What Can We Do with a Million Eggs (Need Answer Fast)

So in the Netherlands, a chick-delousing company used a prohibited pesticide and managed to make a lot of eggs unsalable. They cannot be used for human consumption, although it is wrong the say they are drop-dead poisonous.

So we got a, let’s call it a million, fresh eggs we cannot sell as food, nor for any use that might bring them into contact with people. I suppose pet food would be OK legally at least.

What chemical or industrial processes could use a whole lot of discounted chicken eggs?

Is anyone still trying to make Thermal Depolymerization work, commercially?

The WETF might be interested.

But the next world championship is 10 months away, unfortunately.

Perhaps in the meantime the eggs could be held in reserve in stockpiles around the world to discourage all politicians from doing anything despicable for the next 10 months?

Tempera paint?

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Worlds biggest Easter egg roll?

Supply all elementary school field days for the spoon and egg race?

I like this idea. If they were purposed for this, they wouldn’t even need to be refrigerated.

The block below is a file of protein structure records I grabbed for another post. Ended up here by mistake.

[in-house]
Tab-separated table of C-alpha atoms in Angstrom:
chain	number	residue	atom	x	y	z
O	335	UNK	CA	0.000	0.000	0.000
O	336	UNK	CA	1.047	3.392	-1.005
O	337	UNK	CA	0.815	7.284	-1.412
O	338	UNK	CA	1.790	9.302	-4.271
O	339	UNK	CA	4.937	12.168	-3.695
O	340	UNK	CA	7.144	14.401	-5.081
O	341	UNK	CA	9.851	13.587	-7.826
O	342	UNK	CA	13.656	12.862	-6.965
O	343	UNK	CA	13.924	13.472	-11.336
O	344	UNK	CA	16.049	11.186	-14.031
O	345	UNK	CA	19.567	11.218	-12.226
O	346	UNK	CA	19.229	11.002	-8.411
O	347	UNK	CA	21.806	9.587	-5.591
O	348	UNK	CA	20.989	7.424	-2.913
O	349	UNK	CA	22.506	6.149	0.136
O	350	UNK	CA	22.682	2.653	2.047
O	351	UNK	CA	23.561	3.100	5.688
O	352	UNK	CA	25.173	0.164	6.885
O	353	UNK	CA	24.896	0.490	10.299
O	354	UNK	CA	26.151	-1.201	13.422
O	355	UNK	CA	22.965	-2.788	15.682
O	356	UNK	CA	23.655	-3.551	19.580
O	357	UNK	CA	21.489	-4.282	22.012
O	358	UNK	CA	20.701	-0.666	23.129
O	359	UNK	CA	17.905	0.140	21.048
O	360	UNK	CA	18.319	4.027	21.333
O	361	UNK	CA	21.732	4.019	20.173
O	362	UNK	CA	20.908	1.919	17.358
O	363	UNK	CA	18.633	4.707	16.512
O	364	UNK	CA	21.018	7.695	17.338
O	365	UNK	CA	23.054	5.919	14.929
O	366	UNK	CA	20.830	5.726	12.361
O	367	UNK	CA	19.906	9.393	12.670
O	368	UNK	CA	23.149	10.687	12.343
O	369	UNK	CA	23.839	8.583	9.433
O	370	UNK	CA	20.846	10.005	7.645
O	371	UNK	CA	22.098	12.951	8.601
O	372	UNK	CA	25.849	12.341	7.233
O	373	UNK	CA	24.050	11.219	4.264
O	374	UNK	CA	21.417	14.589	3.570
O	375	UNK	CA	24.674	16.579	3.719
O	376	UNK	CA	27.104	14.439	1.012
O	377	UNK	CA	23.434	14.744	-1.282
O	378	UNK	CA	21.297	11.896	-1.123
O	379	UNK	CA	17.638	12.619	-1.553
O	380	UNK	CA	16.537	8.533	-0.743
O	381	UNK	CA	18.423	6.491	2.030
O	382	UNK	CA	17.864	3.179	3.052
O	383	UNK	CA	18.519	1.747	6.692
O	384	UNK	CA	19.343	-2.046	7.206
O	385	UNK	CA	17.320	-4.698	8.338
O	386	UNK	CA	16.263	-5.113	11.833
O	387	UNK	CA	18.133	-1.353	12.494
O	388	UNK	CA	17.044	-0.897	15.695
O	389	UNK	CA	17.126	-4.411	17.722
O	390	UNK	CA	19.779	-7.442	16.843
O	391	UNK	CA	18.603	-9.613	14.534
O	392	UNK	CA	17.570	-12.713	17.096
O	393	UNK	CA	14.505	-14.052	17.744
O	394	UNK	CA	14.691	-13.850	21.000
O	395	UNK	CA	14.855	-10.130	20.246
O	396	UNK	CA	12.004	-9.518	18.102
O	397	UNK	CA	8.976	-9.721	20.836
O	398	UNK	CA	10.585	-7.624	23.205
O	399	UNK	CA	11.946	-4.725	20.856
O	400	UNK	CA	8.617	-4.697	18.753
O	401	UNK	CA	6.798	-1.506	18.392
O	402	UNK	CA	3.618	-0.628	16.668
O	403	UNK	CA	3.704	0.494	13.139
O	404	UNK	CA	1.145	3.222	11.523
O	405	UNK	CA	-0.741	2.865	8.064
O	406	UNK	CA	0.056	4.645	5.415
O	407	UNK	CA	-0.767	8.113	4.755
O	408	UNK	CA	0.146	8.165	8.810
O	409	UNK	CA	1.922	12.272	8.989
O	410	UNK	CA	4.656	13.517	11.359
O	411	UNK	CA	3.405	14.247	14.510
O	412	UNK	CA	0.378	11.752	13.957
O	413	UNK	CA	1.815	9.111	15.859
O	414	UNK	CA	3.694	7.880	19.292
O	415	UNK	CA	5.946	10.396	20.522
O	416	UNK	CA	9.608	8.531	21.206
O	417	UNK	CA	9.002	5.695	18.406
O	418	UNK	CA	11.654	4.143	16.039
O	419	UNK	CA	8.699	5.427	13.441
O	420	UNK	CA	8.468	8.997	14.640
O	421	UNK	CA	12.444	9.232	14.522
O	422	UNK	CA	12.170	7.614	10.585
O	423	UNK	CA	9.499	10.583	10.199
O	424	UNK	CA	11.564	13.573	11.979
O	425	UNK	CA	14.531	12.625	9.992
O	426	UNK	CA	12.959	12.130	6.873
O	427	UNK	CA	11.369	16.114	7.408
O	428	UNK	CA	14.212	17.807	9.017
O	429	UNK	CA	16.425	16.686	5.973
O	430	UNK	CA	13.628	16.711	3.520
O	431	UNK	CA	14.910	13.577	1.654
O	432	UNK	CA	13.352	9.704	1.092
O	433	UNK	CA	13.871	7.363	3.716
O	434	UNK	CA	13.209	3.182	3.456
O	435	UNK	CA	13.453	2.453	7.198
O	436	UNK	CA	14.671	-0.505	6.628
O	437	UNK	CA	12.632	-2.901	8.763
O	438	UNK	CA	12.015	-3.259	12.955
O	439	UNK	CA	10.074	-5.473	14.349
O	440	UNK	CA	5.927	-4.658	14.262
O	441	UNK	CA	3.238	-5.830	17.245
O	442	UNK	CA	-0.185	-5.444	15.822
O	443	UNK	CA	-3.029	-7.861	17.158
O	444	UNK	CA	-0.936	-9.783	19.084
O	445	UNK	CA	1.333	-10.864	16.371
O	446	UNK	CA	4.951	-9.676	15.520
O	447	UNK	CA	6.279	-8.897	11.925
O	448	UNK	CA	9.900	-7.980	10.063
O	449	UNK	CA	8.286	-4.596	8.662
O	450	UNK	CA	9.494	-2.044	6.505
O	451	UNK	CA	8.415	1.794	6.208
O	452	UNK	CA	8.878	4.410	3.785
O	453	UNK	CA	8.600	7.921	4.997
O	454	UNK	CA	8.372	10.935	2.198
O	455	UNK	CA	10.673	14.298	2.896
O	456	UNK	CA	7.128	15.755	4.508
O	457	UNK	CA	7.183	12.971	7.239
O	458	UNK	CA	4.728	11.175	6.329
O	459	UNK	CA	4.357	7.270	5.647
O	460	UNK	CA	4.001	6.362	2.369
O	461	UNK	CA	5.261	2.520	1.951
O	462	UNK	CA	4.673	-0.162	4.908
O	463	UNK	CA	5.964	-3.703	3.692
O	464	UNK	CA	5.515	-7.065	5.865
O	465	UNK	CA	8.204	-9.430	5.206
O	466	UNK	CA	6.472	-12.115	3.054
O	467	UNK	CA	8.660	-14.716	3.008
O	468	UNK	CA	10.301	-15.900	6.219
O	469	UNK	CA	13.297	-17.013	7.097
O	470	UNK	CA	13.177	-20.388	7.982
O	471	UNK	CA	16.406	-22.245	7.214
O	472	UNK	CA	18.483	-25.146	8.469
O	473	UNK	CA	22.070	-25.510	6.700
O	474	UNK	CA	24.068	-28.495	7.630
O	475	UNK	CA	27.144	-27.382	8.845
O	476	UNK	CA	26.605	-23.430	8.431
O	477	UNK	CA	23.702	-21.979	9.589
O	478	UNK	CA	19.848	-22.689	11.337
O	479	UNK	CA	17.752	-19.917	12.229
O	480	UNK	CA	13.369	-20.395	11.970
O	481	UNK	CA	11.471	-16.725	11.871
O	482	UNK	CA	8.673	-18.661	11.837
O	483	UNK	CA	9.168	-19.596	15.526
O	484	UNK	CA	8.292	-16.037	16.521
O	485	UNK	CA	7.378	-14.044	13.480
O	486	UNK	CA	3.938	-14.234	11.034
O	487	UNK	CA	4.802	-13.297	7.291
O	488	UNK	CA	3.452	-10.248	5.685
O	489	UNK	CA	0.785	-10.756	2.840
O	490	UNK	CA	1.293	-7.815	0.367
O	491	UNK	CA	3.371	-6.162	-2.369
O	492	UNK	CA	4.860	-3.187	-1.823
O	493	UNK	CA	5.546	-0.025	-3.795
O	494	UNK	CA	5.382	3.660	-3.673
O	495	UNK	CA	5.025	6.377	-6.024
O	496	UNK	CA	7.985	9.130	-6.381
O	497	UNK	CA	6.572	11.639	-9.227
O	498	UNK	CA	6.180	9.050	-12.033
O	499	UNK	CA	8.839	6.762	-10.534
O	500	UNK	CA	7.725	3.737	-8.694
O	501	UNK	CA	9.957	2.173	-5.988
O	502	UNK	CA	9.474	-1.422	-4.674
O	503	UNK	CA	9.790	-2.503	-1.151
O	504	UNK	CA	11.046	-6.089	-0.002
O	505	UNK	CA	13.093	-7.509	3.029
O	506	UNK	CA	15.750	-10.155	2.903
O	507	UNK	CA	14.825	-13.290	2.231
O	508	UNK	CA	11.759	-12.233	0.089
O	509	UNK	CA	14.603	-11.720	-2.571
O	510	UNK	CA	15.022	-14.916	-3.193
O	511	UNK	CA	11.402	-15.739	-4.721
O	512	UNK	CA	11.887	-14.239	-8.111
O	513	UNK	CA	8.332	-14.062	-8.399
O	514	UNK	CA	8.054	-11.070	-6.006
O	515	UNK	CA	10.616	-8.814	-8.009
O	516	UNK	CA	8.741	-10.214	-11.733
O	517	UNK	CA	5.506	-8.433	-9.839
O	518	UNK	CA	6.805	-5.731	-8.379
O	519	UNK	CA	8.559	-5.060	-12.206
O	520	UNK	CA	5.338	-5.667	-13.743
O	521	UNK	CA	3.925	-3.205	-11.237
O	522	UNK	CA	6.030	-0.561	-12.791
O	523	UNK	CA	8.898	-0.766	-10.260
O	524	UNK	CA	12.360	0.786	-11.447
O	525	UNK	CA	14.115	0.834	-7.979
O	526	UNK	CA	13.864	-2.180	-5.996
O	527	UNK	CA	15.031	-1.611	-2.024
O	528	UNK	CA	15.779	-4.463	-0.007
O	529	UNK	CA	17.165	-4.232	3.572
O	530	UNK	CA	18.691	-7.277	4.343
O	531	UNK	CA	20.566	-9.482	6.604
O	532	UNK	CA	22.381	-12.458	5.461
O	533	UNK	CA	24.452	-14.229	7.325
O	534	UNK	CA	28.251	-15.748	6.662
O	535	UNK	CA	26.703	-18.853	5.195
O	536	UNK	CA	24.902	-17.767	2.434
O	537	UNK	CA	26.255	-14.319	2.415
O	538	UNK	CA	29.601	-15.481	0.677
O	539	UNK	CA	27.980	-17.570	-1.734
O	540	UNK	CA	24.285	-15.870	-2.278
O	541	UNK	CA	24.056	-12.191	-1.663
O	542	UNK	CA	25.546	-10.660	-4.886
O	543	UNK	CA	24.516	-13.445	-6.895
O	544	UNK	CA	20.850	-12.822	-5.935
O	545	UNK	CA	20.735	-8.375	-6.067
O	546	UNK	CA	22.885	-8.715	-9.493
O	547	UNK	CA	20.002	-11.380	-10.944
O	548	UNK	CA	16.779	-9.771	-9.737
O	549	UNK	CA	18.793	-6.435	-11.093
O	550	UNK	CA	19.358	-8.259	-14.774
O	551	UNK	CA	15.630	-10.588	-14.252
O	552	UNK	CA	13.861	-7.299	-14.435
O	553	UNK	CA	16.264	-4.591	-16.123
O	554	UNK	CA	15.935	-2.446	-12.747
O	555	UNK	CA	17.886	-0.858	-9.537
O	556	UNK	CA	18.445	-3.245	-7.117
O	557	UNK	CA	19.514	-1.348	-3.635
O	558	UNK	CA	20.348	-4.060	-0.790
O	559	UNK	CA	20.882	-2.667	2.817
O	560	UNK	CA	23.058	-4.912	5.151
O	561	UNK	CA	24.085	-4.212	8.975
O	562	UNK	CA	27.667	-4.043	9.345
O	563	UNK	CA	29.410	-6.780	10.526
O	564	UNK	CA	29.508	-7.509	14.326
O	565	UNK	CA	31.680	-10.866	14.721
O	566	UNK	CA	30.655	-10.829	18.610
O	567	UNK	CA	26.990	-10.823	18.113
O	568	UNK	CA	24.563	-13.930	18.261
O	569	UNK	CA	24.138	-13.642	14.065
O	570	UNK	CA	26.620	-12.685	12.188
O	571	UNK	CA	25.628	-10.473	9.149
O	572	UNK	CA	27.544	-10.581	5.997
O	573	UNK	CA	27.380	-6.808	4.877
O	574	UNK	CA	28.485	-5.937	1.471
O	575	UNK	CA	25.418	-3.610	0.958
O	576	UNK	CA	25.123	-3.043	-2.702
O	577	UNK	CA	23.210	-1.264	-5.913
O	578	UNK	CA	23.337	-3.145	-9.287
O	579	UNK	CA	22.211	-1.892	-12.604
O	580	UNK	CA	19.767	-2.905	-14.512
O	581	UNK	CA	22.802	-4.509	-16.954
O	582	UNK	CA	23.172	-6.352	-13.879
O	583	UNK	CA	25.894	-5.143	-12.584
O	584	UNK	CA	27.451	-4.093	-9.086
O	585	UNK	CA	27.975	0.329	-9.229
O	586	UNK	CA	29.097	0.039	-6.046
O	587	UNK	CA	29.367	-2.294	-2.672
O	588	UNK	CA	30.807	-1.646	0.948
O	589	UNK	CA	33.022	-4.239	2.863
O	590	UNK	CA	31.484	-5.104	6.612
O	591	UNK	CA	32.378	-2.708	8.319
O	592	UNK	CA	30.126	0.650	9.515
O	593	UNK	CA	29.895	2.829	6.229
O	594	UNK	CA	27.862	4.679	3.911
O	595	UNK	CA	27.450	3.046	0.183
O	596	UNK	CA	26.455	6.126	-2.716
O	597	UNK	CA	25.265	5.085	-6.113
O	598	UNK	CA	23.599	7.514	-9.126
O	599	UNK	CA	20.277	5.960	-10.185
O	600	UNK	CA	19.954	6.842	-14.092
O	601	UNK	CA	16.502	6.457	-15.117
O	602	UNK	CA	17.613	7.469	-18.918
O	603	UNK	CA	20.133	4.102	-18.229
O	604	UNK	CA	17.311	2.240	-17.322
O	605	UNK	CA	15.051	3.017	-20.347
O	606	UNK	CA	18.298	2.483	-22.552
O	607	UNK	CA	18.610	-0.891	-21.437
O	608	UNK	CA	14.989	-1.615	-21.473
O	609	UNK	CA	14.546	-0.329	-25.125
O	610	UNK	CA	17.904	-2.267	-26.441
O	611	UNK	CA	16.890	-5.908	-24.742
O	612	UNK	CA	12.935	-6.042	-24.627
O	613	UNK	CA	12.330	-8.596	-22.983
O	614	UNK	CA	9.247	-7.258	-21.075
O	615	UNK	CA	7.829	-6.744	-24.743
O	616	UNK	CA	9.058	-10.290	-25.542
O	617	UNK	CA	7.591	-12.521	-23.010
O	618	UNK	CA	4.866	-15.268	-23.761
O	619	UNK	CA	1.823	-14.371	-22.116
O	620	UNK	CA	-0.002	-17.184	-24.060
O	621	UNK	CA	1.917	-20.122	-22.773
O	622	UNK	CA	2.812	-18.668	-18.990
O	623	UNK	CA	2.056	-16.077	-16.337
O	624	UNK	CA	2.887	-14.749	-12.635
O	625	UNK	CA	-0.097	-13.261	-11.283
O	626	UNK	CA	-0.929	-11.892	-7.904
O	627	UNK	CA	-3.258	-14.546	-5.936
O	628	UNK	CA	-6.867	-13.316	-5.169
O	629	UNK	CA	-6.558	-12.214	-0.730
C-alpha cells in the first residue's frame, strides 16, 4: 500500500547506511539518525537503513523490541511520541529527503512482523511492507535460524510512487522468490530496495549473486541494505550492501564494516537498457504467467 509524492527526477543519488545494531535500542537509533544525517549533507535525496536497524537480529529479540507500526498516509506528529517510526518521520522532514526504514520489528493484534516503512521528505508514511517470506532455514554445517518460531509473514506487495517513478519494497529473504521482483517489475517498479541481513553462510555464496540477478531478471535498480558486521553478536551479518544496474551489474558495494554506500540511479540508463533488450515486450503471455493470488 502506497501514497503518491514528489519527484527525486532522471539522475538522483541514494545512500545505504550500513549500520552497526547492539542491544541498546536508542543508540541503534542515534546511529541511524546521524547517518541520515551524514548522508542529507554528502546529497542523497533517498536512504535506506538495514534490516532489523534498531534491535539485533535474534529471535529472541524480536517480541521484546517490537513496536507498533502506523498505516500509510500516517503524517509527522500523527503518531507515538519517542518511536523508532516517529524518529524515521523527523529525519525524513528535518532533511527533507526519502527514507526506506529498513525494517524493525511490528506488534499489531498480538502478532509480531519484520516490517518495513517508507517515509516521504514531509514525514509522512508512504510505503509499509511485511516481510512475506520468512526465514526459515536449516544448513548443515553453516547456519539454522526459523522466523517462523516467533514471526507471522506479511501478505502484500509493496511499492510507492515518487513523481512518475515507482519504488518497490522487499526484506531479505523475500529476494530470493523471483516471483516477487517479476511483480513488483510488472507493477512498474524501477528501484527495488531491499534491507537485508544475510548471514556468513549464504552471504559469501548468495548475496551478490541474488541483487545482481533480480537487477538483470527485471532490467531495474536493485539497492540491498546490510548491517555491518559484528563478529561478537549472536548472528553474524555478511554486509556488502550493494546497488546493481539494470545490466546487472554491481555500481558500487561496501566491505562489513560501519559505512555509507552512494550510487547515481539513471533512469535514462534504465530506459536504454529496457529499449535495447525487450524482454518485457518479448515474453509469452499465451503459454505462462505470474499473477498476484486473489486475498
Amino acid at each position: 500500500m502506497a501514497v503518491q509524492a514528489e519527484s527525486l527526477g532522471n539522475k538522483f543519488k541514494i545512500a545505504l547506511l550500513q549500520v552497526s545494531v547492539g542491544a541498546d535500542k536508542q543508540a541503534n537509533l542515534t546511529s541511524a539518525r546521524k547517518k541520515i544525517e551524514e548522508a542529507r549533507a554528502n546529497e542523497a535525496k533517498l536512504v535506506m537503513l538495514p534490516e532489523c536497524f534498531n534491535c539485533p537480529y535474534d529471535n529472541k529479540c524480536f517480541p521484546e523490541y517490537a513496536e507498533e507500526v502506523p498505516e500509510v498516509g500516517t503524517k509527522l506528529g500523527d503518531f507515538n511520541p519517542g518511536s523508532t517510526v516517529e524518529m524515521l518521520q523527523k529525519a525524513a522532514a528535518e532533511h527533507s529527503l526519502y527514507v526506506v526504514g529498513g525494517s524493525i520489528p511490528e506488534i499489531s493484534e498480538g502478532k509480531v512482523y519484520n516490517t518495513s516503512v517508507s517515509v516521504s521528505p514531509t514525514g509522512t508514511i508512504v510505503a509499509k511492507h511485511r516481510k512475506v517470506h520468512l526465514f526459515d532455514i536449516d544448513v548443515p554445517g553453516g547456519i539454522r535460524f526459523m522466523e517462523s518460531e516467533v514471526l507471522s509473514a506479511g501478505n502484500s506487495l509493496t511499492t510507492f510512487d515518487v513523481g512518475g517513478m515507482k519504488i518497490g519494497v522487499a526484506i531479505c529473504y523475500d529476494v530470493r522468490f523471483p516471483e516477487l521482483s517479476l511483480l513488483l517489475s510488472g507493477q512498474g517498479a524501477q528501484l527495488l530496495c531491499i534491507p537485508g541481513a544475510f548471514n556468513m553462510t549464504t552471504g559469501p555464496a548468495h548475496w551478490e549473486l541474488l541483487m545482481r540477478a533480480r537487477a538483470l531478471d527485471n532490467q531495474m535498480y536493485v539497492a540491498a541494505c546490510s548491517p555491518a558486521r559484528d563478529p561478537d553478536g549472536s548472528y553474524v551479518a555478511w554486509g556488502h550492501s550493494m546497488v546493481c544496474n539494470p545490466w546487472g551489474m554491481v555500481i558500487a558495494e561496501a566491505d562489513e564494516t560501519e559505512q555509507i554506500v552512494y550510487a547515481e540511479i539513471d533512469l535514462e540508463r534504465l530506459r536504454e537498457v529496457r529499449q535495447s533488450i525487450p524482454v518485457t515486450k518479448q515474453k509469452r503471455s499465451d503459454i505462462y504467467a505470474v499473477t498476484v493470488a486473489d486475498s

Let them rot, then use them to add odor to natural gas.

Albumen photographic prints.

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Eggshells make good compost matter for gardens - could they use them in fertilizer?

Stand them on end to demonstrate that this is possible at times other than an equinox.

Since this is going to attract a lot of joke answers, let’s move it to IMHO.

General Questions Moderator

As the old saying goes: You can’t move threads without breaking a few eggs.

They could be easily processed into animal food. Plenty of protein, calcium and fat.

Start an egg drop competition.

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Use them to test the effects of very-young-bird strikes on jet engines.

Are they fertilized? You can use them to make flu vaccine.


I can eat 50 of them.

What is the life-time (or half-life?) of the forbidden pesticide, whatever residue of it may exist in these eggs? If you just leave the eggs laying around for a few years, can all the poison be deemed to be fully eliminated?

Just bury them in the back yard (lots of back yards) for the next hundred years, and they you’ll have a goodly supply of hundred-year-old eggs, aka “Century eggs”, a Chinese cuisine delicacy.